Sunday, October 20, 2013

Mastermind, Part 2: Refining our Notion of Equality

We had finished up our puzzles, but we still had a question: How many turns does a winning Mastermind Puzzle usually take?

I pooled data from the kids' Mastermind Puzzles and from the boards that Anna's 6th Grade class (totally coincidentally) happened to be making, and made sure that they knew what data means. (Turns out? Cell phone plans have forever changed kids' awareness of the word "data." Hmm.)

Then I asked them to organize all of the data any way that they saw fit. (ala TERC. They have kids doing this with counting the contents of boxes of raisins.)

This, frankly, was a bit open for their comfort and the kids weren't so into it. There wasn't a whole lot to talk about in the different ways they organized things, though I tried. And my attempts to spin a conversation about what constitutes the "typical" number from the data set were foiled by the widespread agreement that the typical number of turns is 5.


But I noticed two really interesting things from their work, which you can see in the pictures above:

  1. Almost all the kids wrote something along the lines of 7=1 or 6=3 in their work.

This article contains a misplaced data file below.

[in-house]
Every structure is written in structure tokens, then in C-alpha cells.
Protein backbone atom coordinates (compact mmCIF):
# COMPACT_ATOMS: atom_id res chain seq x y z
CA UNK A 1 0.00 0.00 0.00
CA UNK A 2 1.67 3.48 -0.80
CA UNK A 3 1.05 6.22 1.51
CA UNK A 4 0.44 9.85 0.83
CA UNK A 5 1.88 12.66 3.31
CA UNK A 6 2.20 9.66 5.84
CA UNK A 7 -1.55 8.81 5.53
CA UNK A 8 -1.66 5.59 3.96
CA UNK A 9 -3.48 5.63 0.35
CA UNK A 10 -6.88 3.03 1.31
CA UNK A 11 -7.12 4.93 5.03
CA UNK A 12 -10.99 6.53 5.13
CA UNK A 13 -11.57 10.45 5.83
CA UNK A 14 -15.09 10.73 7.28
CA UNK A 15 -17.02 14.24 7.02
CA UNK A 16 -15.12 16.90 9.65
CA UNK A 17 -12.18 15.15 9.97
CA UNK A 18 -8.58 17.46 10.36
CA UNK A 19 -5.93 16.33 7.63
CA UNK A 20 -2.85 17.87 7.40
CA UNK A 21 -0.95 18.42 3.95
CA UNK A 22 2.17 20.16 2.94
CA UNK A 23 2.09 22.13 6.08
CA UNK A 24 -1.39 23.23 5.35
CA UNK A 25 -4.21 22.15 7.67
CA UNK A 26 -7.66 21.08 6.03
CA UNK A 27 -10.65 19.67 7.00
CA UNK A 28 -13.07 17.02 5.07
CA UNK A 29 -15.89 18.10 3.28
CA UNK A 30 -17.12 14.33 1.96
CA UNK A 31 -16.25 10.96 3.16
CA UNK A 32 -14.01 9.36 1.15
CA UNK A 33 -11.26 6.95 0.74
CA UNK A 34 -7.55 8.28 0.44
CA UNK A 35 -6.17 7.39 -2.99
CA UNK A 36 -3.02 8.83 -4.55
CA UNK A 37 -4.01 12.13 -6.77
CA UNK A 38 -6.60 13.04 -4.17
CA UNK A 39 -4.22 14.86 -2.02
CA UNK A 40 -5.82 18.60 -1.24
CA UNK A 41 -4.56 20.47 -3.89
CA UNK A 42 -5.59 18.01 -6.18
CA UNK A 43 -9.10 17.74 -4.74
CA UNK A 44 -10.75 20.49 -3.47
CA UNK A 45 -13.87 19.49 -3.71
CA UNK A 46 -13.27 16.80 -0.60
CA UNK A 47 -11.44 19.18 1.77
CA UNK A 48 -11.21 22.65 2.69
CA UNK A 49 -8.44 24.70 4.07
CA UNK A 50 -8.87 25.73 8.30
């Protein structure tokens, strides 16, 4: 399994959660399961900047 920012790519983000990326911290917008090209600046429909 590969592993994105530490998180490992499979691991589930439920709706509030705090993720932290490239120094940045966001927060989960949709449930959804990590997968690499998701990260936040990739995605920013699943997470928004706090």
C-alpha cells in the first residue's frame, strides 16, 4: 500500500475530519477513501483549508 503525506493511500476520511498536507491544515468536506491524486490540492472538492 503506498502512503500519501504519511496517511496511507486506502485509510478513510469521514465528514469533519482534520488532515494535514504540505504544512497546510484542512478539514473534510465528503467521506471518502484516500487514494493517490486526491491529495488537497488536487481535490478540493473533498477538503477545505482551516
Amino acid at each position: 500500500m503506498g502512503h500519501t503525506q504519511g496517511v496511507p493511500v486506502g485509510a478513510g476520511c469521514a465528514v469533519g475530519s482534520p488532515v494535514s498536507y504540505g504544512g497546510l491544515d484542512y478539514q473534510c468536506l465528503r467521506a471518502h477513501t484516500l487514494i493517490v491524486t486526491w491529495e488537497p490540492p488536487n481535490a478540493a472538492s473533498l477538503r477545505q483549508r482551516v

2. Almost all the kids said that the average was 5, because it was the most common result.
I decided to poke at equality. I asked them what "equals" means. The kids offered two definitions, and we put them both on the board:

  1. "Equals means 'the answer is, duh duh duh DUH!'" The vast majority of the class agreed with this.
  2. "Equals means the same." There was only tepid acknowledgement of this meaning.
I tried to put pressure on them by pointing out that 2=1 or 7=1 is a weird thing to say in some contexts, but the defenders shrugged me off. So I upped my game, and I wrote 3 = 2 + 1 on the board. Does this mean "3, the answer is 2 + 1"? I made some kids nervous, but then B offered that this was really just asking what 2+1 was.

But 2 + 1 = 3 + 0 was much more problematic for them. How do you read this as offering an answer to some question? A few kids tried to suggest that these were answers to the question "Is 2 + 1 the same as 3 + 0?" but I didn't like that because that's not what they said "equals" meant.

I argued that equals means the same amount, not "the answer is...", and by the end of class the kids were vocally agreeing with me, so I guess that worked? I got a better sense of where we stood the next day, when (after looking at their homework) I realized that they didn't know what an equation was either.

This, of course, is super-related to what "equals" means. The idea that an equation is any problem is supported by the notion that equals just marks the answer. I'll spare you the details, but we sorted this out too. 

Next up, putting pressure on their notion of average.


  1. Hmm, I've found that arguing logically with my kids typically just gets them frustrated and more confused than before we started, but maybe it worked differently for your kids. (Even though that's how I prefer to convince my friends or co-workers...)